Cold Outbreak Sets Up Western Europe for More Snow

November 29, 2010; 1:56 PM
Share |

A wintry cold blast that has already triggered snow in a wide area of Europe will spark outbreaks of heavy snow in the west by midweek.

Much of France will be subject to snow, as will areas as far-flung of northern Spain and eastern Great Britain, between Tuesday and Thursday. Up to 6 inches of snow will blanket Paris by Thursday, for instance.


Locally, snow will fall heavily, bringing disruption to air and ground traffic.

Recent days have had up to a foot of new snow from eastern Scotland to northeastern England, owing mostly to an abnormally cold, damp wind flow off the North Sea.

On Monday, new snowfall of 10 inches mantled Poprad, Slovakia, as a wintry storm tracked across central Europe into eastern Europe.

Comments

Comments left here should adhere to the AccuWeather.com Community Guidelines. Profanity, personal attacks, and spam will not be tolerated.

More Weather News

Daily U.S. Extremes

past 24 hours

  Extreme Location
High N/A
Low N/A
Precip N/A

WeatherWhys®

This Day In Weather History

New Jersey, NY (1895)
Cherry Hill Tornado in North Jersey caused $50,000 damage; funnel then descended at New York City in Harlem and Woodhaven, where one was killed; ended as a waterspout in Jamaica Bay; New York City damage totalled $43,000. Note: This is not the Cherry Hill in South Jersey.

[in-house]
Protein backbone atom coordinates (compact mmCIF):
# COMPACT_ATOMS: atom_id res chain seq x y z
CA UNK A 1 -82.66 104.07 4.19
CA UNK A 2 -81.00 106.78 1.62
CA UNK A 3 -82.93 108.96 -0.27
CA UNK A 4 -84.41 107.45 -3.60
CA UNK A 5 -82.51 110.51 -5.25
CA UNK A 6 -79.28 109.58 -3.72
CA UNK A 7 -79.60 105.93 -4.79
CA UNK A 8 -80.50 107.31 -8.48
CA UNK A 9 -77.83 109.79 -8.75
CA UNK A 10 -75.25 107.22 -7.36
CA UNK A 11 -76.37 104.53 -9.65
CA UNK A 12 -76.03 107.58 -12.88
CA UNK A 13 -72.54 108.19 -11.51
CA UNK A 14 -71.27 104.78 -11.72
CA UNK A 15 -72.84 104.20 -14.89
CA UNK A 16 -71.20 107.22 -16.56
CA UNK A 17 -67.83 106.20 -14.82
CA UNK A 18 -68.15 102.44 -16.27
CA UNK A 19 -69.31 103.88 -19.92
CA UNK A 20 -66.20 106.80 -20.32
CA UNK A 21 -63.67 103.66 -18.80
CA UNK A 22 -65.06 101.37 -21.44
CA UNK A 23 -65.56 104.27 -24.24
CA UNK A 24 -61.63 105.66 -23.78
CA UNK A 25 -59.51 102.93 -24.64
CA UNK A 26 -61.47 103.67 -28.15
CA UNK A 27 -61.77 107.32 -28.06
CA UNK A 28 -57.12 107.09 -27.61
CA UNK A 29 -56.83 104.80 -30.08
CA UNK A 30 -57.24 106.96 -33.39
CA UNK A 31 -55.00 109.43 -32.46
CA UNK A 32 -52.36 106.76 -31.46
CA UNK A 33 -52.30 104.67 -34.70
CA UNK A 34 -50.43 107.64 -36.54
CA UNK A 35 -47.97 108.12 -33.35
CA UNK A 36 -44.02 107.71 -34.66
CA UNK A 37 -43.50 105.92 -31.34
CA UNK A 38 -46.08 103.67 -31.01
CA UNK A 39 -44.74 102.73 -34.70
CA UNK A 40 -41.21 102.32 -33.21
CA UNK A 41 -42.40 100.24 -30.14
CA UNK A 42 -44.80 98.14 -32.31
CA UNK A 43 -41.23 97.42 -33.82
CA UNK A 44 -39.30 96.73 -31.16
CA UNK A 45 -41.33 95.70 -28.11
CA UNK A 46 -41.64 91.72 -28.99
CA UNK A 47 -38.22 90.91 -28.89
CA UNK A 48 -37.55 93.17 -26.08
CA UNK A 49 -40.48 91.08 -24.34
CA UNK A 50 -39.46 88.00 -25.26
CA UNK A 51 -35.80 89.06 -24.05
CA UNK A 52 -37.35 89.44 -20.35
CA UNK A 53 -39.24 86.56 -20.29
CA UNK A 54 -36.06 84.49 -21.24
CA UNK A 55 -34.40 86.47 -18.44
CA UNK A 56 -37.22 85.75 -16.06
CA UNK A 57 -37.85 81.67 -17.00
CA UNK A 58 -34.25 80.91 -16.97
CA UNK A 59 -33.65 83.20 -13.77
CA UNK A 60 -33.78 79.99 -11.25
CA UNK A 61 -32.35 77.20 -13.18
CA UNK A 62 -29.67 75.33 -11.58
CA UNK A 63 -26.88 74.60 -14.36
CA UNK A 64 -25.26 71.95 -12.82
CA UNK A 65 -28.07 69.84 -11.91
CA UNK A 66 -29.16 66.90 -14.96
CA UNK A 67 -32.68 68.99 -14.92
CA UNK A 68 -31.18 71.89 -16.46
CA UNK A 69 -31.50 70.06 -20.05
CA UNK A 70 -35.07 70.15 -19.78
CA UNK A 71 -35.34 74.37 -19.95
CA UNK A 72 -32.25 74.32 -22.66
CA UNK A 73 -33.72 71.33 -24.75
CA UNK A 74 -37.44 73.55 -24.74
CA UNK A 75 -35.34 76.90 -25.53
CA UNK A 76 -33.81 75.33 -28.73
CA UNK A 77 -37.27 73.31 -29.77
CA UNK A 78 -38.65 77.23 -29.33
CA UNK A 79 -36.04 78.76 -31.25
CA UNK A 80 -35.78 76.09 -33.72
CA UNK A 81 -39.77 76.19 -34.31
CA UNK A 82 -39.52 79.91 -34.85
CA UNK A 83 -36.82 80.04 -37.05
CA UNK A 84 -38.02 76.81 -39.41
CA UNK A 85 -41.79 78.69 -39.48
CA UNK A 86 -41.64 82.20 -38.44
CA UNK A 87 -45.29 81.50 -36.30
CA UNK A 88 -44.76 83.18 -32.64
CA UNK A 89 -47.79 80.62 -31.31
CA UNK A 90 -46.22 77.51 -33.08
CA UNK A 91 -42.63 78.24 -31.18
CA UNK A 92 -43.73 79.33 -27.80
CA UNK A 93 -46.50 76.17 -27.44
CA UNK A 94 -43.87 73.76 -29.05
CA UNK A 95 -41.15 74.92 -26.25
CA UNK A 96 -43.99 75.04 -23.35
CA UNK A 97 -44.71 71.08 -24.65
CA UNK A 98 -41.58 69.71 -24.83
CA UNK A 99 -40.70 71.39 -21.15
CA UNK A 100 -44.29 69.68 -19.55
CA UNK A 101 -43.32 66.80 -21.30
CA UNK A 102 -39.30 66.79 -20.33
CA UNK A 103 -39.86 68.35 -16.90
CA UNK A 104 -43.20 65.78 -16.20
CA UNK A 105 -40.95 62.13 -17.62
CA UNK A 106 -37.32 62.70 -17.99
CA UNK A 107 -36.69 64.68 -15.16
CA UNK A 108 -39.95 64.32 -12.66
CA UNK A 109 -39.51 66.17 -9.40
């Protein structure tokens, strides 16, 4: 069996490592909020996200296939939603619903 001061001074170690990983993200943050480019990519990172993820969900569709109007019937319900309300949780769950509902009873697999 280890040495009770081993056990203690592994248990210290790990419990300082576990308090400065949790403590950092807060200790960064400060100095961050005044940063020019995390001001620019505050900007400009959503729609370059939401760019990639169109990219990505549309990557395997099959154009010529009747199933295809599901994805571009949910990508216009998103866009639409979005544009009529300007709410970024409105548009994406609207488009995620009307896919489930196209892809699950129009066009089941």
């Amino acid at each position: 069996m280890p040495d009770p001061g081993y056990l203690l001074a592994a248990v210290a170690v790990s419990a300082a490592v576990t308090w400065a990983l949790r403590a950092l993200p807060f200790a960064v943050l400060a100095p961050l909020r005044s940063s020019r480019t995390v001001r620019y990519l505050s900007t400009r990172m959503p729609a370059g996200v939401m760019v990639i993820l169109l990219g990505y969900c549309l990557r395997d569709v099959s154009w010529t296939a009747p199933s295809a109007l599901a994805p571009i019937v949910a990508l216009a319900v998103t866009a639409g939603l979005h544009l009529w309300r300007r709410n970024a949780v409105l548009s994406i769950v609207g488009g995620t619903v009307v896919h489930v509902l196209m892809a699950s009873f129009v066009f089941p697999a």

Mississippi Valley & Great Lakes (1936)
Searing heat across the Upper Mississippi Valley and the Great Lakes: Evansville, IN 107 degrees Alpena, MI 104 degrees Grand Rapids, MI 108 degrees St. Cloud, MN 107 degrees Wisconsin Dells, WI 114 degrees; all-time record. Green Bay, WI 104 degrees Fort Francis, ONT. 108 degrees; highest ever in Ontario Province. Mio, MI 112 degrees, all-time high in state.

The East (1975)
(13th-15th) A stationary front that extended from Maine to Florida caused 3 days of heavy rains from the Appalachians to the Atlantic Coast. River flooding in low-lying areas was reported in PA, NJ, DE, MD, VA and NC. Washington, DC and Baltimore, MD each received more than 3 inches of rain in a 24-hour period. Up to 7 inches of rain fell in 24 hours on parts of Maryland's eastern shore. Northern New Jersey was hit hardest with flash flooding. A total of 6.11 inches of rain fell on Trenton, NJ in a one-hour period. NJ was declared in a state of emergency and officials stated that as much as 34 inches of rain had fallen in the northern half of the state with property damage close to $30 million. Five people drowned.